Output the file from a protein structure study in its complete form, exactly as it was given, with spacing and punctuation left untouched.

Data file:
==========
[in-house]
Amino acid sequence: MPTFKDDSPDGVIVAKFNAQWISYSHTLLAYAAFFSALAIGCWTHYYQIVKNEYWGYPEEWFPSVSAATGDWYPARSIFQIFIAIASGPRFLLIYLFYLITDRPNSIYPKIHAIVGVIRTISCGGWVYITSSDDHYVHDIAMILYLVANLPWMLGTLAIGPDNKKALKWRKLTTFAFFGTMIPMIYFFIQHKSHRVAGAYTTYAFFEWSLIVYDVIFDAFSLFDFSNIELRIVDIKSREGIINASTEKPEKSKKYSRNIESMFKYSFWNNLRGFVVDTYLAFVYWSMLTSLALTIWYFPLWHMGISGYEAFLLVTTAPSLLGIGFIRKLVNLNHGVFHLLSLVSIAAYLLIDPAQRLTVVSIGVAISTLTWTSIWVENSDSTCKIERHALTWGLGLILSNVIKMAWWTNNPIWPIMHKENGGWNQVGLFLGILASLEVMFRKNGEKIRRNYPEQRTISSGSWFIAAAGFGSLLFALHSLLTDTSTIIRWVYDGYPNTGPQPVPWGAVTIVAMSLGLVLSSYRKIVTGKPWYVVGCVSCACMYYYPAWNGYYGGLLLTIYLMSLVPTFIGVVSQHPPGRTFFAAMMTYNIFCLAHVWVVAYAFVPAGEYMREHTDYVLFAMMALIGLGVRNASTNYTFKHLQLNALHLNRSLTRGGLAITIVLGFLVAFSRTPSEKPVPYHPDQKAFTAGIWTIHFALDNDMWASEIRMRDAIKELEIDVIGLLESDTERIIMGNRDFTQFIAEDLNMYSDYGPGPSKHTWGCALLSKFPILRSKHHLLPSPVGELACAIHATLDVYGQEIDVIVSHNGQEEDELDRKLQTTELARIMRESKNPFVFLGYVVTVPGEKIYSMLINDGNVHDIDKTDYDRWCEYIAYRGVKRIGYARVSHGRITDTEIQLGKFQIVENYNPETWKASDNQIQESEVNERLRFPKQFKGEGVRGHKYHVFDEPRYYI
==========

[in-house]
Amino acid sequence: MPTFKDDSPDGVIVAKFNAQWISYSHTLLAYAAFFSALAIGCWTHYYQIVKNEYWGYPEEWFPSVSAATGDWYPARSIFQIFIAIASGPRFLLIYLFYLITDRPNSIYPKIHAIVGVIRTISCGGWVYITSSDDHYVHDIAMILYLVANLPWMLGTLAIGPDNKKALKWRKLTTFAFFGTMIPMIYFFIQHKSHRVAGAYTTYAFFEWSLIVYDVIFDAFSLFDFSNIELRIVDIKSREGIINASTEKPEKSKKYSRNIESMFKYSFWNNLRGFVVDTYLAFVYWSMLTSLALTIWYFPLWHMGISGYEAFLLVTTAPSLLGIGFIRKLVNLNHGVFHLLSLVSIAAYLLIDPAQRLTVVSIGVAISTLTWTSIWVENSDSTCKIERHALTWGLGLILSNVIKMAWWTNNPIWPIMHKENGGWNQVGLFLGILASLEVMFRKNGEKIRRNYPEQRTISSGSWFIAAAGFGSLLFALHSLLTDTSTIIRWVYDGYPNTGPQPVPWGAVTIVAMSLGLVLSSYRKIVTGKPWYVVGCVSCACMYYYPAWNGYYGGLLLTIYLMSLVPTFIGVVSQHPPGRTFFAAMMTYNIFCLAHVWVVAYAFVPAGEYMREHTDYVLFAMMALIGLGVRNASTNYTFKHLQLNALHLNRSLTRGGLAITIVLGFLVAFSRTPSEKPVPYHPDQKAFTAGIWTIHFALDNDMWASEIRMRDAIKELEIDVIGLLESDTERIIMGNRDFTQFIAEDLNMYSDYGPGPSKHTWGCALLSKFPILRSKHHLLPSPVGELACAIHATLDVYGQEIDVIVSHNGQEEDELDRKLQTTELARIMRESKNPFVFLGYVVTVPGEKIYSMLINDGNVHDIDKTDYDRWCEYIAYRGVKRIGYARVSHGRITDTEIQLGKFQIVENYNPETWKASDNQIQESEVNERLRFPKQFKGEGVRGHKYHVFDEPRYYI